This busy two-storey inn is the heart of a small village crouched over a rocky hillside spring. The inn is a simple whitewashed stone building with a neat courtyard shaded by lime trees and surrounded by a drystone wall drowned under bramble with a latched wooden gate. The sign showing a minotaur's head in relief is topped by a pair of horns (actually bull's horns) chained in place above the sign. A number of well-fed grey cats laze in the sunshine, ignoring or begging food from passers-by. The courtyard has a pair of benches often part-occupied by farm labourers or masons who the cats usually ignore. The labourers and masons are friendly to those willing to talk but have little patience for braggarts. The entry has a trellis from which hang the spade-like leaves of betel vine, a relative rarity in these parts.
Inside, the inn is usually busy if a little chill, lit by oil lamps reflecting off pieces of amber glass. Whitewashed walls decorated with simple murals in black of warriors and athletes striving shelter a spacious comfortable arrangement of well-worn tables and chairs of grey-stained wood. Both floors are available to patrons but service is more reliable on the ground floor, the first floor is used by those wishing to drink in peace and quiet, some nights the landlord can be found sharpening a sword as old as he is and willing to tell stories of his band's exploits against the minotaur reavers who plagued this land some twenty years ago. In one corner a table with a chessboard shelters a knot of aged, leathery farmers who sip at tumblers of fiery, clear spirit and play chess almost continuously. Travelling traders working the market road and labourers drink side by side, tended by two sisters who tend bar and sing local songs. The atmosphere is friendly and welcoming of all but the most ominous figures to whom the sisters suggest that upstairs may be preferable to them.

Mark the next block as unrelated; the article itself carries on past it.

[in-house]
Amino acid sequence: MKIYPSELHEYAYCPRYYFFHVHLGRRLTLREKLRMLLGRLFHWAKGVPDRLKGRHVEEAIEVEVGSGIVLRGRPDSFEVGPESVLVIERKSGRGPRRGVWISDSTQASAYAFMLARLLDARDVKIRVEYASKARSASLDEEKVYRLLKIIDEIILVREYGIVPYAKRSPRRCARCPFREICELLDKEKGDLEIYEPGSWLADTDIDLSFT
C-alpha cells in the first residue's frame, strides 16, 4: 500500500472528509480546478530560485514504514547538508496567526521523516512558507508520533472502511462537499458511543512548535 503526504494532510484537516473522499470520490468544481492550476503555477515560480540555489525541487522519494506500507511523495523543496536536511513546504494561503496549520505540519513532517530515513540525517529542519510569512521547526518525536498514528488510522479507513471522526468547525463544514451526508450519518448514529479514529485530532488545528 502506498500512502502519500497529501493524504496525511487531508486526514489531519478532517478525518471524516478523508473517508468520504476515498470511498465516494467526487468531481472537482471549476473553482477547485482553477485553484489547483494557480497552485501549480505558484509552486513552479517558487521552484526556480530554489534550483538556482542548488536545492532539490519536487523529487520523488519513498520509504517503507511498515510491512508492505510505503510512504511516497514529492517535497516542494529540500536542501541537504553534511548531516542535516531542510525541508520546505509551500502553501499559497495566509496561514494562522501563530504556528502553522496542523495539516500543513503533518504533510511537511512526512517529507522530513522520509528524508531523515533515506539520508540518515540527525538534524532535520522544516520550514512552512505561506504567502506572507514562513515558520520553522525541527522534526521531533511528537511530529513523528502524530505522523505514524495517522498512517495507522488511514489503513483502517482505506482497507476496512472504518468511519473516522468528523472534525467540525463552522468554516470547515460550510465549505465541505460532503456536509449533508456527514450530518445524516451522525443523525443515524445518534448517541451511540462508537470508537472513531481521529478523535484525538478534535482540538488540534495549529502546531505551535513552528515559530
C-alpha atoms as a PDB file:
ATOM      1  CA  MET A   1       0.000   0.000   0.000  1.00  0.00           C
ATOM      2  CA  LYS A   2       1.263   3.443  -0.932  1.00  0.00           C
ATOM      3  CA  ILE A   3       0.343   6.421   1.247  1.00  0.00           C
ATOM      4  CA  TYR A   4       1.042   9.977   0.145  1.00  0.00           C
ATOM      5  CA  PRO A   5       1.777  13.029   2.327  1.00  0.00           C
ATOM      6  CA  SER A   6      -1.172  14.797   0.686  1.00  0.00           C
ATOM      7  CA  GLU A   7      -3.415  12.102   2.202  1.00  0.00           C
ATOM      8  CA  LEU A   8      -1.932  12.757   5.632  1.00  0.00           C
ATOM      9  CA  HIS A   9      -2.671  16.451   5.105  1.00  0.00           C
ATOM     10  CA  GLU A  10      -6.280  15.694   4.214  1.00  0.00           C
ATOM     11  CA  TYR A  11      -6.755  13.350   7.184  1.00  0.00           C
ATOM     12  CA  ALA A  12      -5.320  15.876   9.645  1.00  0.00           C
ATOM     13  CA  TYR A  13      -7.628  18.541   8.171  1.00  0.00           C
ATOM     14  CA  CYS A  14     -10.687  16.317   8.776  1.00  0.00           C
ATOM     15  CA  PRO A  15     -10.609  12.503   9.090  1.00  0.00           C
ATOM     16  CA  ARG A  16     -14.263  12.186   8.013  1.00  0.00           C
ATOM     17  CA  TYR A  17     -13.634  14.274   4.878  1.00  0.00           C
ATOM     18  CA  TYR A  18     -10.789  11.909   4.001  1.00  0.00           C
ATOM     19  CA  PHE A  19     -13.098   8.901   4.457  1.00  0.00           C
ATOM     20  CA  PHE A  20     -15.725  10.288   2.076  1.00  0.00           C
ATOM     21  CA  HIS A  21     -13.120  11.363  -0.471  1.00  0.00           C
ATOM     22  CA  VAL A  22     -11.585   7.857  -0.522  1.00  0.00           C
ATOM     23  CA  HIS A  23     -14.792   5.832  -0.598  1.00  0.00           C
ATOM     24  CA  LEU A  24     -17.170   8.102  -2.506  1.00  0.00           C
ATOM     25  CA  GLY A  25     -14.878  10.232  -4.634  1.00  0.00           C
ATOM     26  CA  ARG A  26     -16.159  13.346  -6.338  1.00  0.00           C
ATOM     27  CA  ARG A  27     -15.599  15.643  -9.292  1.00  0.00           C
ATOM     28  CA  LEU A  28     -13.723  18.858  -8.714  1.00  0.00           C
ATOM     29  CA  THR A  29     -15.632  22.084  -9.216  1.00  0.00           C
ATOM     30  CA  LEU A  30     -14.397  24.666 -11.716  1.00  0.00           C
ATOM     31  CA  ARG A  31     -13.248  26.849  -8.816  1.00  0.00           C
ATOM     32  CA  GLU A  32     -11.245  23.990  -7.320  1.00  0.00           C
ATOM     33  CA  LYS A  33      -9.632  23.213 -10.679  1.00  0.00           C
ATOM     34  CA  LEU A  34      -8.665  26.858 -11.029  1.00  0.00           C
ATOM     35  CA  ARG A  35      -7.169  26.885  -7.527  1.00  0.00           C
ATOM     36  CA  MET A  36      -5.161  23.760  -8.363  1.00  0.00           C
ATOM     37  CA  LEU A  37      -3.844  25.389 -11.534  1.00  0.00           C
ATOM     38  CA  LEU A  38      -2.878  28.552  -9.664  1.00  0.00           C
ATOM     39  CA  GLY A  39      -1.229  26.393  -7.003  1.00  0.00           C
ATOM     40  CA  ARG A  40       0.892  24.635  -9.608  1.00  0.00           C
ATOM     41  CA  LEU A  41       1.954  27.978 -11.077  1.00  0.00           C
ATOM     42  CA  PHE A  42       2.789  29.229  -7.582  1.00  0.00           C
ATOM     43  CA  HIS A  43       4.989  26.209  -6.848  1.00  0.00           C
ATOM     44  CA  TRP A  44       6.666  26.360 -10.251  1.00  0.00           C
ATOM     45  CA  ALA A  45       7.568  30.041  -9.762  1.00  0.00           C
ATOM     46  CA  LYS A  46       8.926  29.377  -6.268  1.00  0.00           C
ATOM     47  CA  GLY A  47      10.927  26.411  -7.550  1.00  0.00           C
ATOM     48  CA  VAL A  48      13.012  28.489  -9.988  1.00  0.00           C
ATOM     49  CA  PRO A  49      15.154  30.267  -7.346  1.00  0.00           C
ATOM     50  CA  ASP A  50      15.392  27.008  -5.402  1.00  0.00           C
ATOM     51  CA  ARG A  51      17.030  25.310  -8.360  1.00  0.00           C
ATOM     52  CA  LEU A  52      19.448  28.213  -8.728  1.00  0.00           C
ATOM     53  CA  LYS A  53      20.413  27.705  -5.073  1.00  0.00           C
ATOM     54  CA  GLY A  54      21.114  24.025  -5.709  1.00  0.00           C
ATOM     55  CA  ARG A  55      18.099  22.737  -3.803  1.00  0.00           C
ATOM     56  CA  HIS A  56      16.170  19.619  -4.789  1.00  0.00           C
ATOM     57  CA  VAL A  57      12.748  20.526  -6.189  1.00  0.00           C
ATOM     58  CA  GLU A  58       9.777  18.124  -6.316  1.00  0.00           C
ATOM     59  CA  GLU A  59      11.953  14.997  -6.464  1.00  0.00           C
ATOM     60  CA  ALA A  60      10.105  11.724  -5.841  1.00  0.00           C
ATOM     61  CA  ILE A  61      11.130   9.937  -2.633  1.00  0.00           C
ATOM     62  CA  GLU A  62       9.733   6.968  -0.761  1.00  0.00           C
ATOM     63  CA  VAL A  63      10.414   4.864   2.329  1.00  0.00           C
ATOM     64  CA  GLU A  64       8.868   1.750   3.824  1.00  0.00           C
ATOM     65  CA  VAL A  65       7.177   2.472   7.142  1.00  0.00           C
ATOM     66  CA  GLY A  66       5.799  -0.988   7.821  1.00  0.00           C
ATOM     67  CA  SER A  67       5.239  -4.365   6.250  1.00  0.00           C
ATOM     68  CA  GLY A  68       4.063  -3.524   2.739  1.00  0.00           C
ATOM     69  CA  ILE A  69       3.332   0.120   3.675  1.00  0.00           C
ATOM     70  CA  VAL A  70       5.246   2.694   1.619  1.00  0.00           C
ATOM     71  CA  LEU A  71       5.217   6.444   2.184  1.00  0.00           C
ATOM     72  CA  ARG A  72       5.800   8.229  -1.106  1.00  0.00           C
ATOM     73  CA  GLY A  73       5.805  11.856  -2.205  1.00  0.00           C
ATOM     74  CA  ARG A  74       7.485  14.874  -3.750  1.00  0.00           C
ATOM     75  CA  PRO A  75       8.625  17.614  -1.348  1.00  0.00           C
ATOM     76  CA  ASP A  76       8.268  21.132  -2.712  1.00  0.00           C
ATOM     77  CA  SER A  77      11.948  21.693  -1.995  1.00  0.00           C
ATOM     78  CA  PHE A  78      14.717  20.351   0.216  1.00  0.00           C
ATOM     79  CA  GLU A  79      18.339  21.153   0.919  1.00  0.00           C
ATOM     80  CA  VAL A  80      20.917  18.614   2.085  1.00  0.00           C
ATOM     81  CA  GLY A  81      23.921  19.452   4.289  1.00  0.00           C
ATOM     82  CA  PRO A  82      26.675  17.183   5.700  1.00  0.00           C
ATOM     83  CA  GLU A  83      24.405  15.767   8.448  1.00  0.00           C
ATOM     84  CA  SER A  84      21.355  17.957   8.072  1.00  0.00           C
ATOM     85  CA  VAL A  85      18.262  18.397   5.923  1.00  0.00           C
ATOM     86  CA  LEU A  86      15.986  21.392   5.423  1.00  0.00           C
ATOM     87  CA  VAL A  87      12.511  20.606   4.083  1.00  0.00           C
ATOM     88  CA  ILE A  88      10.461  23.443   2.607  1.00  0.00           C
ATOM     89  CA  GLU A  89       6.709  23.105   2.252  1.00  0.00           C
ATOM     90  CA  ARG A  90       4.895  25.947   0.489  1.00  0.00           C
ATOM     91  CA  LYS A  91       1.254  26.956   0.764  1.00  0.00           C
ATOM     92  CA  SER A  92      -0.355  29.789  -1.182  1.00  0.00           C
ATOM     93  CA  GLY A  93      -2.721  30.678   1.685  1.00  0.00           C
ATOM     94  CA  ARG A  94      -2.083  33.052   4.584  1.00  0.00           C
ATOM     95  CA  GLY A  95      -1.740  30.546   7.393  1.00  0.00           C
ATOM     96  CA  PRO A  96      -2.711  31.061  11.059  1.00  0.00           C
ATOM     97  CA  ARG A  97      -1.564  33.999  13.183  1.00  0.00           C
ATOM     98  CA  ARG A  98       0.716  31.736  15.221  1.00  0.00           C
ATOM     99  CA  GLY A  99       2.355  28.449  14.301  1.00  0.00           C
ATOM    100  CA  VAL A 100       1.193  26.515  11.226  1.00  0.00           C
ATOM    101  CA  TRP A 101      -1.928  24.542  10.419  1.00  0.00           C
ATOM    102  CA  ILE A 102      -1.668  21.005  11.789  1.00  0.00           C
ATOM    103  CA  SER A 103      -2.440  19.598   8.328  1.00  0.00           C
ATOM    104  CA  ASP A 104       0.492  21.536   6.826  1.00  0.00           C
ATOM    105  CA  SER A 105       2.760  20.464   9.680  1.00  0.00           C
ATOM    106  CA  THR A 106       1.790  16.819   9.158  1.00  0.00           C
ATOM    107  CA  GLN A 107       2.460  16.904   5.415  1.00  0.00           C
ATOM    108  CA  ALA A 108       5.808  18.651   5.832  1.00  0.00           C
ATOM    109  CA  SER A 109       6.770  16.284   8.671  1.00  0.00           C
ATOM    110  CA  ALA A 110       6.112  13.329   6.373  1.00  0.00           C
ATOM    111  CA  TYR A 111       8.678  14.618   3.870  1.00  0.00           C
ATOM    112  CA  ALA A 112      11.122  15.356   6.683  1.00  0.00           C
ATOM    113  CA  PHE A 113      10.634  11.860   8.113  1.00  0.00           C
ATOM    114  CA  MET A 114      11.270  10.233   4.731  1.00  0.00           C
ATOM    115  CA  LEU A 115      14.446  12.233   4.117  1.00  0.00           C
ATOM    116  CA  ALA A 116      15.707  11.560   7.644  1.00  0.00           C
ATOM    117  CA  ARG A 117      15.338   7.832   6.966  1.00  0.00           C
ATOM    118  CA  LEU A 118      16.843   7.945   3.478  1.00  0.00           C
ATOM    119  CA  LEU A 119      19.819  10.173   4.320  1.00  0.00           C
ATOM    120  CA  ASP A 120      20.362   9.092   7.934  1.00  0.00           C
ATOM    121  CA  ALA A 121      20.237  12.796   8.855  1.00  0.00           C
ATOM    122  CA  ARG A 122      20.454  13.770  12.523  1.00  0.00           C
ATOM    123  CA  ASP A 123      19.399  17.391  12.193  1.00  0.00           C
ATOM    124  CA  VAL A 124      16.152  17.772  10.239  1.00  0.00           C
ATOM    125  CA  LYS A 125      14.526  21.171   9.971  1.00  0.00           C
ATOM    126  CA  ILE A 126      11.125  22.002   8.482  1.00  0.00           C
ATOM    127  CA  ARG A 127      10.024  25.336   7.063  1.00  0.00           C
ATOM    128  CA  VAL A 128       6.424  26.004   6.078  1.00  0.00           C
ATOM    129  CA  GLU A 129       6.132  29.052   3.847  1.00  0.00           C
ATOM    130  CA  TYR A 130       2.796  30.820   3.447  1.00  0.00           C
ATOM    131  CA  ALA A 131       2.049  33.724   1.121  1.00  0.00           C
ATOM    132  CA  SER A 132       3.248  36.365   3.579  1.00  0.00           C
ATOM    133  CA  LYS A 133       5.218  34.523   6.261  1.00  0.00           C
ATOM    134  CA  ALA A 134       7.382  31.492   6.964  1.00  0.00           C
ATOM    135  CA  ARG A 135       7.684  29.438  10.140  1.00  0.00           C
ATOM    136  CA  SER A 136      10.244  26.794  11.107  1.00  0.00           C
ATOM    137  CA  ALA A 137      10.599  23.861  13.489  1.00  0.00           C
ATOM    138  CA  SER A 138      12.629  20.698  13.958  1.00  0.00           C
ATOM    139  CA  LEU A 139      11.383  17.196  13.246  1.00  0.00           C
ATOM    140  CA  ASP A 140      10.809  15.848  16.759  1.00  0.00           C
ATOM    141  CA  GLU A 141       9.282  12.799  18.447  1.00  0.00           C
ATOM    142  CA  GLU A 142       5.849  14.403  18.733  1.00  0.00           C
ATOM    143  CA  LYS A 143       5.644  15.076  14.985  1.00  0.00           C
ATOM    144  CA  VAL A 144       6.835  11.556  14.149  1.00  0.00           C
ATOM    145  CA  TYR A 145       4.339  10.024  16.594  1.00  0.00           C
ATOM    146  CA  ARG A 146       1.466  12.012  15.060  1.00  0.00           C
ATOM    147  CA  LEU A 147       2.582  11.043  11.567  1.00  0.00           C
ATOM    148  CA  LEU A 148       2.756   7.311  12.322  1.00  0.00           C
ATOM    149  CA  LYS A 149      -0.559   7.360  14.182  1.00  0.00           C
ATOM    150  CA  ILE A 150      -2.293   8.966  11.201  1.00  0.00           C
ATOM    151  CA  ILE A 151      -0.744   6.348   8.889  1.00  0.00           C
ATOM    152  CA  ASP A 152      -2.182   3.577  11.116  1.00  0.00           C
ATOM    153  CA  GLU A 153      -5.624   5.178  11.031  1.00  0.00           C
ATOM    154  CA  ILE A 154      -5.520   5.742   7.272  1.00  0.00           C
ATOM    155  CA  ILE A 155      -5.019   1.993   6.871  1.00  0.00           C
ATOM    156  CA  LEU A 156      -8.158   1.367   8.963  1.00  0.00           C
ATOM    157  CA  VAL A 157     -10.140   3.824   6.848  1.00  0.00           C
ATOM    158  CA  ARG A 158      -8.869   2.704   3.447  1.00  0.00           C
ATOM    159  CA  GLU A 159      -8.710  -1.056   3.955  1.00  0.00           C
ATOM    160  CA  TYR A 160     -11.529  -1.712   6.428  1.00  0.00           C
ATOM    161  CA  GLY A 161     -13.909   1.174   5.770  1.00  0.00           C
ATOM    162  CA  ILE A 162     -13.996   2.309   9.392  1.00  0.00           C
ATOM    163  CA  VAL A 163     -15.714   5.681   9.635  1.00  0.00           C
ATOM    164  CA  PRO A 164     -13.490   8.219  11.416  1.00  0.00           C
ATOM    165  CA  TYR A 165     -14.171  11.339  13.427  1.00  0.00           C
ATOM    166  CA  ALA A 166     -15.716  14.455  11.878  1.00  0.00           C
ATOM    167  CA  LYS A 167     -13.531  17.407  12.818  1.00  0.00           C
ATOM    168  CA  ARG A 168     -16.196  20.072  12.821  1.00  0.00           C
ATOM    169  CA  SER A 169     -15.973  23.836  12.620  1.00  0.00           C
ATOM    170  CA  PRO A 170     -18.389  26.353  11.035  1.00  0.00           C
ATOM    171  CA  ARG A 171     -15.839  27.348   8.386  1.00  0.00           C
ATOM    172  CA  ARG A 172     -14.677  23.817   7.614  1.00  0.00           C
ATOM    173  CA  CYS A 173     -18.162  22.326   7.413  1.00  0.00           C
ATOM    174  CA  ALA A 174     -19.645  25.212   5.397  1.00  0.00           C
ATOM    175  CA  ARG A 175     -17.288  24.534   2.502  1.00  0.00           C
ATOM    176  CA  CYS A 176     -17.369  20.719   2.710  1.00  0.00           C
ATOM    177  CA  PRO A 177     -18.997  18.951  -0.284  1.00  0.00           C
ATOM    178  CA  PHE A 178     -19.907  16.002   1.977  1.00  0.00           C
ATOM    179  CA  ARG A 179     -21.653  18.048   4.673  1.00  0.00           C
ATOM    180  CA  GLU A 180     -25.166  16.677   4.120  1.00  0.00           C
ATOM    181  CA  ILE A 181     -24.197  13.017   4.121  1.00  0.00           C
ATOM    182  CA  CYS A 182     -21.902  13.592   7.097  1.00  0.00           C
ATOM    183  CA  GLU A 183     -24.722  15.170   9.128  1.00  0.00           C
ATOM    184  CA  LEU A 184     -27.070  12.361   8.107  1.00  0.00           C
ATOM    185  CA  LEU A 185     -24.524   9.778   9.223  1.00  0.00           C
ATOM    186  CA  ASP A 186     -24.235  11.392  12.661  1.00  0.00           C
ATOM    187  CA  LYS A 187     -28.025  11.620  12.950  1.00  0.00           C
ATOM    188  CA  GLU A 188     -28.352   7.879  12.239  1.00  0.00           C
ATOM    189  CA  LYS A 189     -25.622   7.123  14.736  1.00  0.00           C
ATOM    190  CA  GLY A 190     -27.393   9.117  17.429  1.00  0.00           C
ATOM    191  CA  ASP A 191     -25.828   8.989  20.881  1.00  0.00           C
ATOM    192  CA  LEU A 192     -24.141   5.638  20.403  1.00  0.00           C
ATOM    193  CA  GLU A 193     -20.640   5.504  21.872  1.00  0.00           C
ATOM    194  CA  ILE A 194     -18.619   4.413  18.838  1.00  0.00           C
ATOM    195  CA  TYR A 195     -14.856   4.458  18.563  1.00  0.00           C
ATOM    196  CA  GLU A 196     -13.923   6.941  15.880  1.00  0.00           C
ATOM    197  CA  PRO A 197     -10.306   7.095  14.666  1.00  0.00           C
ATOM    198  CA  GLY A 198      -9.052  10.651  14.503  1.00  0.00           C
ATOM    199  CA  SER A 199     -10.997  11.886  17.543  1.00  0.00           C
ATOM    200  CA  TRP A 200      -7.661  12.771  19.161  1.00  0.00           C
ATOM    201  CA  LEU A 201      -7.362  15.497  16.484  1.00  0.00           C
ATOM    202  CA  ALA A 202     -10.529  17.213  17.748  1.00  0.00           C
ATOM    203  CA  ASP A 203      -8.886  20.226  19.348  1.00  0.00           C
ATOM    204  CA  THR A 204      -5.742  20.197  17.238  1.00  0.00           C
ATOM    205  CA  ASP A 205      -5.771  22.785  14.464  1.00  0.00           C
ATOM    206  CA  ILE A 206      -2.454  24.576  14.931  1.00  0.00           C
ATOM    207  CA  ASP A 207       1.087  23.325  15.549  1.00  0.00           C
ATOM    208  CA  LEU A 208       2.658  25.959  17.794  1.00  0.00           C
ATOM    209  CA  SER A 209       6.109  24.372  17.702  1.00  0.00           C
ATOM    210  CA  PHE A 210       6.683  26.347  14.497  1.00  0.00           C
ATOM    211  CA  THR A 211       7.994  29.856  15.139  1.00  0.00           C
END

The sisters who tend bar are the cousins of the landlord, a grizzled former adventurer whose scars were gained by fighting off minotaur raids. All three of them take an equal share of the profits and the Minotaur's Horn is quietly lucrative, due in no small part to their talents as brewers and innkeepers. They live in the cellars where they brew. A passable brown ale enjoyed by farmer and mason is the main drink, along with sweet blackberry wine and the fiery clear spirit (called sivesir) favoured by the old farmers. For cold nights, a measure of sticky-sweet, sepia-tinted liquor called 'mountain mist' made of honey and blackberries warms any living heart. Lime segments wrapped in betel leaf are sold for a copper and travellers new to the area are sometimes alarmed by red betel-stained juice dripping from the mouth of a labourer and the indifference of other patrons. This usually ends in the travellers being bought a round at the expense of everyone and their introduction to betel leaf as a stimulant.
Floor space is available to those with nowhere else to go for a silver coin a night. After three nights though any such visitor is politely told to leave and not return for a lunar cycle. This tradition has come about after a tragic incident involving a shapeshifter and the landlord has a stash of silver blades and spear heads in the event that one attempts to take the inn by force. This stash is a well-kept secret, the blades and spear-heads are worth a pretty penny to those needing protection of that kind. The landlord's interest in the silver trade is a matter of gossip among the locals.